“22”.

               He breaks eye contact with me, and I feel a release immediately, as if his eyes had just held me captive.

              “Older than your usual presents,” he addresses Milton.

              “I’m not old,” I chime in almost defensively. Everyone’s eyes are on me, immediately, including the Psychic’s, and my eyes are, once again, on the Psychic’s, as if no other option exists. Everyone waits for something to happen because I, apparently, did something really wrong.

               “No, of course not. You’re just older than what the Doc usually brings in,” and that’s when I notice his accent.

               He’s French.

               There's a pause that seems to last a decade. All I have are his eyes. They are grey-ish blue, highlighted with black eyeliner. I feel I'm being studied, like someone is sorting through my brain and examining all of my memories.

                “If you don’t want her, I’ll get rid of her,” Milton/Doc grabs my arm, which again breaks my eye-contact with The Psychic.

                “Wait!” he holds up his hand. We stop. “Margot, can you cook?” he asks. 

                I pause, a moment, taking time to understand what he’s asked me. I nod.

                “Can you clean?”

                I nod, now more frantically.

                He sits back and smiles, “I’ll keep you. This place is a dump, and I could use a well-cooked meal, but if you try to escape, I’ll throw you to the dogs,” he says indicating the men around us, who I can barely see because the only thing in my universe are his eyes.

                “Do you understand, Margot?” he asks.

                I nod so frantically my head could break apart from its body.

                He breaks eye contact with me, and, once again, it feels as if I’ve been released by something.

               “Make her feel at home, Doc. Hopefully she’s staying a while,” on the last remark, he looks at me again.

                I feel lightheaded when Milton grabs my arm and drags me out of the room. I stumble a bit, and I can just make out the laughter of the surrounding men.

                As we leave, I can still feel his eyes on me, but this time, I dare not look. 

                I’m being dragged down the hallway from whence I came by Milton.

                “What just happened?” I ask him.

                “I have no idea,” he responds, dragging me up a long staircase, his voice is filled with resentment, “but it seems like he’s accepted you.”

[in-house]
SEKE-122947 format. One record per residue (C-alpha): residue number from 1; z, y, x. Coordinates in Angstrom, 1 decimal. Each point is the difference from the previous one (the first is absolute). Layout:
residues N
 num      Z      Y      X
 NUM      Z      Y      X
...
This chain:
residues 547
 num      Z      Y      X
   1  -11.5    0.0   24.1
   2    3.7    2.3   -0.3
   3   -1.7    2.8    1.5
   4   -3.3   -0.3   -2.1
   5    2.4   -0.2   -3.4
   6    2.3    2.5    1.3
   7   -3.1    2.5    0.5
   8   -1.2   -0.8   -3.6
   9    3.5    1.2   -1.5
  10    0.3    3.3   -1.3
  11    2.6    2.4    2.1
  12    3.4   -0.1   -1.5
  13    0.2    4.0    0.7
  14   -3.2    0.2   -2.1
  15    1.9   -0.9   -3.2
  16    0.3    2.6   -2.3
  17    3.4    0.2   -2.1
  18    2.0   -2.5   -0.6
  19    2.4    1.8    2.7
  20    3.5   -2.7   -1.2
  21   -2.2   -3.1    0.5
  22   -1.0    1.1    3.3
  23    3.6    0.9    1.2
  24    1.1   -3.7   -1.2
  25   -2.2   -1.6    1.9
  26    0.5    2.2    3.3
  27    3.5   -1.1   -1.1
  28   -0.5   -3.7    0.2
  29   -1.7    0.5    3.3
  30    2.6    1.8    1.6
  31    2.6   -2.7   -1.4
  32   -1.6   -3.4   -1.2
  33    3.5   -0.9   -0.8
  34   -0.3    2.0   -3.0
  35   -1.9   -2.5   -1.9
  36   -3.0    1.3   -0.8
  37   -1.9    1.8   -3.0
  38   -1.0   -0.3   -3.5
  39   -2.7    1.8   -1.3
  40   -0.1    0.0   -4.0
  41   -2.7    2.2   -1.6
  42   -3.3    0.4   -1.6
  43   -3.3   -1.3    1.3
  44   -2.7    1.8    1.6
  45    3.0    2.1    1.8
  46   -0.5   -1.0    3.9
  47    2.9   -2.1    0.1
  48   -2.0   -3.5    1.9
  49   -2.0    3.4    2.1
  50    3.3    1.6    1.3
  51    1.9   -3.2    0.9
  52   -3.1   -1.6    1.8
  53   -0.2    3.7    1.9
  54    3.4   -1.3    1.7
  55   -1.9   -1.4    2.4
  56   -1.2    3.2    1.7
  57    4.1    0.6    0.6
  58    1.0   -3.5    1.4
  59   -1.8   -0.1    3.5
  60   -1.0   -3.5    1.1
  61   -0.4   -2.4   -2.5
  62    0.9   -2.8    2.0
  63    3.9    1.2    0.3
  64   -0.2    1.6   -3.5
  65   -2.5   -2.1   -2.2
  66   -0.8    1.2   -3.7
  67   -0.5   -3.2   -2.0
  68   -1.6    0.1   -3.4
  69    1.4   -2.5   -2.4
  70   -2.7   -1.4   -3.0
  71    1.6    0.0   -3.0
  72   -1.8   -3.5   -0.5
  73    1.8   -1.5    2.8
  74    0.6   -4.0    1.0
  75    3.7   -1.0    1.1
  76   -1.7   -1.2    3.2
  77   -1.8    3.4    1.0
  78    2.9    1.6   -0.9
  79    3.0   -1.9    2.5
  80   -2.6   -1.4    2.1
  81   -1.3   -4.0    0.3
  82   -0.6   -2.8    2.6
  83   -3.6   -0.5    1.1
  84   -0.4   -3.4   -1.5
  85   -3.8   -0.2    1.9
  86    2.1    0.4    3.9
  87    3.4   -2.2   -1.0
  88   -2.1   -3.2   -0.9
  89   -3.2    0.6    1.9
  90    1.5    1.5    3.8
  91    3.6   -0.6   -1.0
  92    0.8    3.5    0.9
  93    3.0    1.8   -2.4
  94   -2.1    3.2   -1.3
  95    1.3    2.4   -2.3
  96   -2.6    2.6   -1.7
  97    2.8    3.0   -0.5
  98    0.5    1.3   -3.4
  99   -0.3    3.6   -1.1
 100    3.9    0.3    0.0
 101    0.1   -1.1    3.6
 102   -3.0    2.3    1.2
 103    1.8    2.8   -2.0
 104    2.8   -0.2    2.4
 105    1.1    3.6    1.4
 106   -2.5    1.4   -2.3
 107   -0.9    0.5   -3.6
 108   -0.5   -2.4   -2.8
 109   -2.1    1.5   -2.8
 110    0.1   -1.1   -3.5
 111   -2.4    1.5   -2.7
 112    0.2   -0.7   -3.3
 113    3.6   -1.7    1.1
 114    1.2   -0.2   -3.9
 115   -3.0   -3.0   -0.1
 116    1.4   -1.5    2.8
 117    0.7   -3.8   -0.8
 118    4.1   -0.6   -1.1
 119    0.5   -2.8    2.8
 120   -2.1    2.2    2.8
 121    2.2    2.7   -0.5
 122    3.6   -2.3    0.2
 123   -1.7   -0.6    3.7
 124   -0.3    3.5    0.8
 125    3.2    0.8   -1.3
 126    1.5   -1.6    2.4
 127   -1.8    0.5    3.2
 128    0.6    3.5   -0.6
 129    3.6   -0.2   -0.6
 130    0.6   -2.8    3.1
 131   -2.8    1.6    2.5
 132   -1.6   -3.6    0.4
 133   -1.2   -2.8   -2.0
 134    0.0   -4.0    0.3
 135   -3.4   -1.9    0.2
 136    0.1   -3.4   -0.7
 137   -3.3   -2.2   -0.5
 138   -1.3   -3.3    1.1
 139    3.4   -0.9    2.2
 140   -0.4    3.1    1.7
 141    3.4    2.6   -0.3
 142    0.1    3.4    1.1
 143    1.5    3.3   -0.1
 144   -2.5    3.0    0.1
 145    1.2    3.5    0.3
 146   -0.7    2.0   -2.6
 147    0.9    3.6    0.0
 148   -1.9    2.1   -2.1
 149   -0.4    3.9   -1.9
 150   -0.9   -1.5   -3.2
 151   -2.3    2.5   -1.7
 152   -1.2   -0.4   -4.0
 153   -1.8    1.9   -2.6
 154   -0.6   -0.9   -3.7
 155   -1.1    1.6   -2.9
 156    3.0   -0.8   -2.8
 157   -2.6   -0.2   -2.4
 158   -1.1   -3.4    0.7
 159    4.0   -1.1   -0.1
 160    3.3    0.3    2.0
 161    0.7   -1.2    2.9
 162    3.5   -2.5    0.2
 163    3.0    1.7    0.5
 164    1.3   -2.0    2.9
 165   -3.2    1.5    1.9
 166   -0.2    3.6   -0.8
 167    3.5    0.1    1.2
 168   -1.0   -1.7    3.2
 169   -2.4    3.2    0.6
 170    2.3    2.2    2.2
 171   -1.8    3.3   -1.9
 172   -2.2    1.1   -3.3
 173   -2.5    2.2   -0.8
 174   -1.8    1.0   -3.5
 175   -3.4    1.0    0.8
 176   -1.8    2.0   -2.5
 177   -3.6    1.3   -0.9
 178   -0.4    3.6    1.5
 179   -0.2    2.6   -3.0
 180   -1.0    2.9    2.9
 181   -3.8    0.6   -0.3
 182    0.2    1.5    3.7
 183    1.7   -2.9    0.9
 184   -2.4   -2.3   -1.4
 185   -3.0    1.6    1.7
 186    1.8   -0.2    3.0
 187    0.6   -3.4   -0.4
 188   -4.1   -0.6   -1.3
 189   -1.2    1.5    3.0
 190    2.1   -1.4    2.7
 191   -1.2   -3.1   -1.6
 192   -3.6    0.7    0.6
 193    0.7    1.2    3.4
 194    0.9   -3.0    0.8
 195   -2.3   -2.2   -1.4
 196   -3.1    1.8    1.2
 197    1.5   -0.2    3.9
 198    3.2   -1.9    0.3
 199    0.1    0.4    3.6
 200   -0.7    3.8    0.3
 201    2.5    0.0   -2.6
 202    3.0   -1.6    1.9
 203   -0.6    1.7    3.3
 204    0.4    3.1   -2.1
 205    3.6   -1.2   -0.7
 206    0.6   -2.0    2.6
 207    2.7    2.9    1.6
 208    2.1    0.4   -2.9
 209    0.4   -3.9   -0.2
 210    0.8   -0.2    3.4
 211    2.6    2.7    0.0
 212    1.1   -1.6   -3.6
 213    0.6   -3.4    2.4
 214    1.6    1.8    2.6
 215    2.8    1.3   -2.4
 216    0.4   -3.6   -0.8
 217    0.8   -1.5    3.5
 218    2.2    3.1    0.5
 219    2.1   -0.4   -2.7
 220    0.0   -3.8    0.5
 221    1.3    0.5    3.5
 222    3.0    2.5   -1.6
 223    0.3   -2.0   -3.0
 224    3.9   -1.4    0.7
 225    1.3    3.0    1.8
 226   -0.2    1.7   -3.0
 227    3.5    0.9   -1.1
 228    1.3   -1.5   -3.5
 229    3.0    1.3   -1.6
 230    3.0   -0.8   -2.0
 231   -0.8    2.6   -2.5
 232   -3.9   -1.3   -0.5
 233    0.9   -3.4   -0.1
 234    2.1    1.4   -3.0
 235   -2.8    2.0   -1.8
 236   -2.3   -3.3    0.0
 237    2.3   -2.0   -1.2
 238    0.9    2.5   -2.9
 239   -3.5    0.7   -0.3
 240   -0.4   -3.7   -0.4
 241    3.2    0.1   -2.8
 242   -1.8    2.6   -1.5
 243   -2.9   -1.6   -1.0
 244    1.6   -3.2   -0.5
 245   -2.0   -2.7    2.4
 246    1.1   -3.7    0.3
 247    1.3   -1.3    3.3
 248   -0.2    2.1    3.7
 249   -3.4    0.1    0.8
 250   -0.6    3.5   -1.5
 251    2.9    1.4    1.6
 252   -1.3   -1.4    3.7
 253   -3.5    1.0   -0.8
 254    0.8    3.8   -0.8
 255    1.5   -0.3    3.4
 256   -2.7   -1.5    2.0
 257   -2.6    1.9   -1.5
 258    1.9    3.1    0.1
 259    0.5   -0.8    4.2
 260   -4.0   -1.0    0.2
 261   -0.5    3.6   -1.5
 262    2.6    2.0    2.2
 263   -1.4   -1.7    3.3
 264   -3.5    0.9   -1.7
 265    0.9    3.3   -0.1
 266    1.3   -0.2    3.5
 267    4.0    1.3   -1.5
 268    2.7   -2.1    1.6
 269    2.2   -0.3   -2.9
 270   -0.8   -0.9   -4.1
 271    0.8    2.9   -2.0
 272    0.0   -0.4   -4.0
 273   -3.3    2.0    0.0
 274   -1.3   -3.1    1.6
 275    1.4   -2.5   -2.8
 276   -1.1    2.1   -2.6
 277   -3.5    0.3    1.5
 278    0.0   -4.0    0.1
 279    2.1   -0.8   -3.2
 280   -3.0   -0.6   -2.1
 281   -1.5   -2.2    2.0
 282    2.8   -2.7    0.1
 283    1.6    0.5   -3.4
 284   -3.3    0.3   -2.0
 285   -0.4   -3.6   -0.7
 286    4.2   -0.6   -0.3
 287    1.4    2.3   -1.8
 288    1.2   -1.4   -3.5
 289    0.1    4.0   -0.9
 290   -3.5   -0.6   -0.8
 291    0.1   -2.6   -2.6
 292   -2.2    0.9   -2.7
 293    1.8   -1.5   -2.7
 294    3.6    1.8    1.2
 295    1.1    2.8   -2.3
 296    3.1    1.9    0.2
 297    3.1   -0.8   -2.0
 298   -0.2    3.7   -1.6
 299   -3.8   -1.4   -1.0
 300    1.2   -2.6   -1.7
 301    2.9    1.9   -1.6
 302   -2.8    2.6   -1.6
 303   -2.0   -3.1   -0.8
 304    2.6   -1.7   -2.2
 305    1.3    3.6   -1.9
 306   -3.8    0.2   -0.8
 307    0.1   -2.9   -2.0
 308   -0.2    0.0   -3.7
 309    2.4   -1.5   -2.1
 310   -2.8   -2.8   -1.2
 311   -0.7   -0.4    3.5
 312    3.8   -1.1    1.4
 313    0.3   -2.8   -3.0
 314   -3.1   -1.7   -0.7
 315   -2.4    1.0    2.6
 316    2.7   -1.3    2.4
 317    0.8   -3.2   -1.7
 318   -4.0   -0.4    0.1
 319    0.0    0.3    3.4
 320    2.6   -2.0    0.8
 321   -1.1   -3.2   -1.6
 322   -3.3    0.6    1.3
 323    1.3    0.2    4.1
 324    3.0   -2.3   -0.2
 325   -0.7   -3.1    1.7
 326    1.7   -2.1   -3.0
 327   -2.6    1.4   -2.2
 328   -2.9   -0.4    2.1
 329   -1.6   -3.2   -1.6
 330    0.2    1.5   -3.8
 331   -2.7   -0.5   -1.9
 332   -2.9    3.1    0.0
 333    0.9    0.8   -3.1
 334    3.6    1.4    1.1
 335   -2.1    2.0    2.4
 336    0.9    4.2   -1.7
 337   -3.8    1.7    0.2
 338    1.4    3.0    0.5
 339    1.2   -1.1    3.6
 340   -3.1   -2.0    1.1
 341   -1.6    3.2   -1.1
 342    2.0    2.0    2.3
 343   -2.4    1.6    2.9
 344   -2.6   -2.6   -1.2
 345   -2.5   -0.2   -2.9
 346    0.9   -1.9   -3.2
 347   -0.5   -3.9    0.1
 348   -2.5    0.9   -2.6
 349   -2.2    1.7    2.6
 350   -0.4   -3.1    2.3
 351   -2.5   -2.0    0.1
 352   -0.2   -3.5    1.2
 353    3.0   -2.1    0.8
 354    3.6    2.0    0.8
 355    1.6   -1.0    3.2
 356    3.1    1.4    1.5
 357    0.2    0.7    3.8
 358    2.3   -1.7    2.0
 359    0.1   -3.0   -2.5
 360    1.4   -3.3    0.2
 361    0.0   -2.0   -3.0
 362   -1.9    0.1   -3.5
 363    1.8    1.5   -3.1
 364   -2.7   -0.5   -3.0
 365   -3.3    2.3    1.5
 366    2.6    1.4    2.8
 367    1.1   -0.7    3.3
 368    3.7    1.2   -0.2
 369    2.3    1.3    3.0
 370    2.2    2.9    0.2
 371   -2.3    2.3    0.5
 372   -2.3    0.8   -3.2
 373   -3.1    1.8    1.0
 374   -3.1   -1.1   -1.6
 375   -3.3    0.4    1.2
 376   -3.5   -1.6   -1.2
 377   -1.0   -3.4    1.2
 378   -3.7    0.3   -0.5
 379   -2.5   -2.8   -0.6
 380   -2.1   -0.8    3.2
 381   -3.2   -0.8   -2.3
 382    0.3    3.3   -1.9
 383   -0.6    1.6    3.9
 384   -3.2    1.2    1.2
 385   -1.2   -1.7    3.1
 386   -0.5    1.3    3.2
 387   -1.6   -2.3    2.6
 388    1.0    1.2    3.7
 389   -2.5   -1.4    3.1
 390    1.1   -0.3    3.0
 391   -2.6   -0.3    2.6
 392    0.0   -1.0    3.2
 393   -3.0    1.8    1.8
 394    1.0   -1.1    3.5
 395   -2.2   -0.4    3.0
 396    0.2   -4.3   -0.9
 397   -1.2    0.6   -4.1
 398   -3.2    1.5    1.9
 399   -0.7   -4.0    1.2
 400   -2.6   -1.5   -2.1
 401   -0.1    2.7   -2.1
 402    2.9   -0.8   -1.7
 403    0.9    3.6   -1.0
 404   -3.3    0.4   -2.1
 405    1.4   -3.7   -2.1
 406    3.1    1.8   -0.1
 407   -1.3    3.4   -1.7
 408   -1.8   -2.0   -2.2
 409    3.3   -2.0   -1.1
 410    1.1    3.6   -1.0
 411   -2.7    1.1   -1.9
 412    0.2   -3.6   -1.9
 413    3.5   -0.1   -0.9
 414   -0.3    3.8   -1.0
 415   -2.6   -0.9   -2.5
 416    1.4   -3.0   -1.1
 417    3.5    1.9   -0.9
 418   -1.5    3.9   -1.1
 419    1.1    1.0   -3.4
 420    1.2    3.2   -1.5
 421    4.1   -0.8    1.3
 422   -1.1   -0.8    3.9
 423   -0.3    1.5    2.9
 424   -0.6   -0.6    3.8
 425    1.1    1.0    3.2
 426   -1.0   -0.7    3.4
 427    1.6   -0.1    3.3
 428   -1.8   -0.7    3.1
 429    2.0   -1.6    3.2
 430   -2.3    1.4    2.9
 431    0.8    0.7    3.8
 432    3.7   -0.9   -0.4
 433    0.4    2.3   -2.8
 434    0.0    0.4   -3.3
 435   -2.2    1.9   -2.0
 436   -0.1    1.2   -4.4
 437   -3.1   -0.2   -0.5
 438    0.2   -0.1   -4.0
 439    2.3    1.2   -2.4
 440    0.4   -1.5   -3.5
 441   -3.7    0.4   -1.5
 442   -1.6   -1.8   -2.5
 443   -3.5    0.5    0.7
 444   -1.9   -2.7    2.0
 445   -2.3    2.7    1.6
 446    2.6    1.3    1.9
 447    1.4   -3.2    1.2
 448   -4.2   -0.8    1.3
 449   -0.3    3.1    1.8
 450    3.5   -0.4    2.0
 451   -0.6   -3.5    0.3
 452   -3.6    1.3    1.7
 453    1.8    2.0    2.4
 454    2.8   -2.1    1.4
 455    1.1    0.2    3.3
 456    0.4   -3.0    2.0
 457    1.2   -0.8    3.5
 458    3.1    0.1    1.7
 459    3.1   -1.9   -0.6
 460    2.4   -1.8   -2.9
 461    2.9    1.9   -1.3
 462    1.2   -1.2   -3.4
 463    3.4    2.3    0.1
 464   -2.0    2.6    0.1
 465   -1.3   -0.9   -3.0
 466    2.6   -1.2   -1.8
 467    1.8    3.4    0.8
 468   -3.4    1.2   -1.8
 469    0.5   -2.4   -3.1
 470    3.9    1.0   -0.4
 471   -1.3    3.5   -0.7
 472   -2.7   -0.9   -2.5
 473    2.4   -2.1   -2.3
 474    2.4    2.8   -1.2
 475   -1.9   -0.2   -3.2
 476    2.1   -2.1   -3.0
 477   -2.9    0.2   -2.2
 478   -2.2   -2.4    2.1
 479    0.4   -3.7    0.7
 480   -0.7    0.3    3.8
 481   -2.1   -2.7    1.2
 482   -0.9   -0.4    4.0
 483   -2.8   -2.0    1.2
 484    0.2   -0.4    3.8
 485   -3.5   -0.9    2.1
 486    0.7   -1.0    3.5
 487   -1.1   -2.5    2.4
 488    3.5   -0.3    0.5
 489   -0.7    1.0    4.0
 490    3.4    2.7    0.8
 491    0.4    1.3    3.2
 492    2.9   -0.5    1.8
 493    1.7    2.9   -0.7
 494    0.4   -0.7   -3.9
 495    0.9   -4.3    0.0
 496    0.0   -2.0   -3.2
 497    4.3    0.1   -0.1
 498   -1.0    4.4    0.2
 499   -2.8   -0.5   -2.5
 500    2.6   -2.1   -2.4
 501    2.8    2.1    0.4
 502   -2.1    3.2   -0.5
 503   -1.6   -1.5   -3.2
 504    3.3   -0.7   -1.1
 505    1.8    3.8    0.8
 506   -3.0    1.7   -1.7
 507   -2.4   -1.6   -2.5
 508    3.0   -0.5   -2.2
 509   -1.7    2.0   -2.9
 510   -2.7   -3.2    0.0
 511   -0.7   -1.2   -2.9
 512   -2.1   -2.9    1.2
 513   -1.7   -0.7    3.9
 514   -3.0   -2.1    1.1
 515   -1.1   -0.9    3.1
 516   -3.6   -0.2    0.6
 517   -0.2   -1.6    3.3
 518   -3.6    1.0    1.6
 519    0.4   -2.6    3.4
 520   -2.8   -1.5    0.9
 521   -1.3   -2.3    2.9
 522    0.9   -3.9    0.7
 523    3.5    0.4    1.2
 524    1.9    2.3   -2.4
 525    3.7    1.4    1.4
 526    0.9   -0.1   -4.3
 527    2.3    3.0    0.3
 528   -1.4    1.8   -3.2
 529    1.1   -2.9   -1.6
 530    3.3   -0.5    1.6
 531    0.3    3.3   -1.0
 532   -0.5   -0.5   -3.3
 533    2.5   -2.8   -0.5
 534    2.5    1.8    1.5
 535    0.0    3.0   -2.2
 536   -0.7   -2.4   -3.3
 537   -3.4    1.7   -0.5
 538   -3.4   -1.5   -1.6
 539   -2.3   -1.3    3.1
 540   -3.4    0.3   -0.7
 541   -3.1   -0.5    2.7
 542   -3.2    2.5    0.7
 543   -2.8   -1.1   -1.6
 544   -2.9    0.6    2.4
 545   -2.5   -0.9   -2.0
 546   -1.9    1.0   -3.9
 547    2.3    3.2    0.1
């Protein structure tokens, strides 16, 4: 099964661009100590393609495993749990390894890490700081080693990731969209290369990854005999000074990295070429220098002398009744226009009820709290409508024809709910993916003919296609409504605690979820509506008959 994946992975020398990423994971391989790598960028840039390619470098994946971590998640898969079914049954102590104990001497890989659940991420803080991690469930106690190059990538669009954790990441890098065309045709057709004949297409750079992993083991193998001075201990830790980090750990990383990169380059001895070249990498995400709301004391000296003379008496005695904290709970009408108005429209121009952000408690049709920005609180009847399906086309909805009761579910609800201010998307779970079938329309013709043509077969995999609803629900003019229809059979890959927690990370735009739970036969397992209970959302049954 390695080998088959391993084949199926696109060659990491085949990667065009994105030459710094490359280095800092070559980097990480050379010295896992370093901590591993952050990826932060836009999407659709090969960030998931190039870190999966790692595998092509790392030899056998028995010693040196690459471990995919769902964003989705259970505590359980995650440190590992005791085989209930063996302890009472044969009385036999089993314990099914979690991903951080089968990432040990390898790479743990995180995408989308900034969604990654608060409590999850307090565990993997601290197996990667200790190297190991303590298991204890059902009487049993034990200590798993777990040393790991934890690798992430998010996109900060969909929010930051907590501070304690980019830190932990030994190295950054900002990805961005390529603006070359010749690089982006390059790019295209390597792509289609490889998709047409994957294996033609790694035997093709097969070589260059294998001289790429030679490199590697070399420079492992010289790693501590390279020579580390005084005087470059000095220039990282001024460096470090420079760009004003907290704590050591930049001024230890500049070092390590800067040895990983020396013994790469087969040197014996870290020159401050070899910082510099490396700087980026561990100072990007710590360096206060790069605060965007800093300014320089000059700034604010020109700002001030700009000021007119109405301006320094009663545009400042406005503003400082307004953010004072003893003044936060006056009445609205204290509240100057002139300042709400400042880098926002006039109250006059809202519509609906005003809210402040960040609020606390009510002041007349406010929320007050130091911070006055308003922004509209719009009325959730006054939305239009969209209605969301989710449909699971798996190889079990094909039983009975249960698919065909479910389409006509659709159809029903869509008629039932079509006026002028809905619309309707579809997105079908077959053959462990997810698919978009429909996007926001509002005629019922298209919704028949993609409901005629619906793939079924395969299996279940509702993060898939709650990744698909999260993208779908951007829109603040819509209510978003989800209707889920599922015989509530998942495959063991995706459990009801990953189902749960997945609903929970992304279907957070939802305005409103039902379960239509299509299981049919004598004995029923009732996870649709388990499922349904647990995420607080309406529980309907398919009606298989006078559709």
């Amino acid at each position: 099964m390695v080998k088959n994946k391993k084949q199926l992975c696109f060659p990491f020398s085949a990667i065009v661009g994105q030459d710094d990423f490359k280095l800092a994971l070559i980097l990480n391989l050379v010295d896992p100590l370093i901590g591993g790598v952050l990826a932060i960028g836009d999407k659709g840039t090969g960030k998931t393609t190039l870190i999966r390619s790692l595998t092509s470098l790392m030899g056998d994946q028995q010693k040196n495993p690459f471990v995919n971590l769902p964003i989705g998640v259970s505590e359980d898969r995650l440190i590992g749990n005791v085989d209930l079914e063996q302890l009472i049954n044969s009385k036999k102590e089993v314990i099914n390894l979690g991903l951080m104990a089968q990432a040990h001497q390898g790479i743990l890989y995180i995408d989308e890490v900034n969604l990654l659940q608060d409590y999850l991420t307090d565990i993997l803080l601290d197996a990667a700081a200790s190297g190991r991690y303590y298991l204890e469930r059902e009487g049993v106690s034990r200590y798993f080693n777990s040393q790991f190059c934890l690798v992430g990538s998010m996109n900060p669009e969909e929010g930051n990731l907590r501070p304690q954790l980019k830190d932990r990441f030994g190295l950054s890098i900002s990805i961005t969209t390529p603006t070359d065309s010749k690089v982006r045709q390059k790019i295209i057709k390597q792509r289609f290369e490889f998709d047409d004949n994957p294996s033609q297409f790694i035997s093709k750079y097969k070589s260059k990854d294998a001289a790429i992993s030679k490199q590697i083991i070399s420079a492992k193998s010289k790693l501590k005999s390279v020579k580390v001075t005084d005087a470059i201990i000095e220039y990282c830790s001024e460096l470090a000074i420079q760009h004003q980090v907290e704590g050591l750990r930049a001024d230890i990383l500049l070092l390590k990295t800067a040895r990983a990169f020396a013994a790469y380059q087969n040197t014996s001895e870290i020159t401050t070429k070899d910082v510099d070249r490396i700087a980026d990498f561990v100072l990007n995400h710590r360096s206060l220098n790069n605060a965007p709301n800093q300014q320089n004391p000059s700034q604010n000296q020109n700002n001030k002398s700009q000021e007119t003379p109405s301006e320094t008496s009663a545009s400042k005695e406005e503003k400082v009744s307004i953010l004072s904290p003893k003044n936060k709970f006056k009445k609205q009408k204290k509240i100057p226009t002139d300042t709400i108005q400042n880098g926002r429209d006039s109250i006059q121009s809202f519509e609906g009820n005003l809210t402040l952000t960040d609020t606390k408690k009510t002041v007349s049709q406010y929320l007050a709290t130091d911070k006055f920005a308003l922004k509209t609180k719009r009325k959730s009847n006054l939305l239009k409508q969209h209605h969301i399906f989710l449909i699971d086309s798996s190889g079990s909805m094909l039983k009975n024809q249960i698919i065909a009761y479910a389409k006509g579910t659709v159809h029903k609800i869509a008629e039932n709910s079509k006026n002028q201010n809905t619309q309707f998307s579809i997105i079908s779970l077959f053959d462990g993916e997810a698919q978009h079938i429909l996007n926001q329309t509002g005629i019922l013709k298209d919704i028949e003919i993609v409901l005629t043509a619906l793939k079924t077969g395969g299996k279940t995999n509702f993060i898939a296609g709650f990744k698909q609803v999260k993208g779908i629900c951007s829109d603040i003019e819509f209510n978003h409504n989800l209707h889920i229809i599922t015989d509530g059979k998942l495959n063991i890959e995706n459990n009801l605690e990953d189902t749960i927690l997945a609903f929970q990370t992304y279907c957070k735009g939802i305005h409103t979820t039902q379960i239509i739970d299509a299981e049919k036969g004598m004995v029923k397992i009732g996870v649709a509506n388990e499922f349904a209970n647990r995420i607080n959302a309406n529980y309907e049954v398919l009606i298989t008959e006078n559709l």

“What does that mean?”

              “No clue. It’s never happened before.”

              When we get to the top, he stops and throws me against the wall, “You live, for now, until he gets bored, and he will. Trust me, he will get bored.”

              I look the Milton’s in the eyes. His pale blue pools hold no expression whatsoever. It all makes sense now. This is the face underneath the surgeon’s mask. The Doc reportedly does worse to his victims than Nazi doctors did to concentration camp inmates. That’s the legend, anyway. No one has lived to tell the tale, but the coroner’s report has always been that his victims are kept alive and tortured for hours until death seems like a welcomed relief.

              My fate mean as little to him as the gum on his shoe. 

              He takes my arm and continues dragging me down the hallway.

              “I have no idea why he picked you out of all them,” the “you” seethes with condescension, especially in conjunction with the British accent.

              “What happened to all of them?” I ask, realizing too late that I did not want to know the answer to that question.

              He looks over his shoulder to me, “you really want to know?”

              I shake my head, relieved that he gave me that option.

              We stop in front of a door. He opens the door and throws me into the room and then enters closing me into the space.

              “Just be a good little girl, and you might not get hurt. Or be a bad girl. It might amuse me more to see that outcome. This is yours,” he adds, presenting the room, “Have a good night.” He bows, slightly, and leaves, slamming the door.

              I’m now alone. I turn around, and the only thing I see is the bed. I go to it, as if guided by some force outside of myself, and I collapse onto it.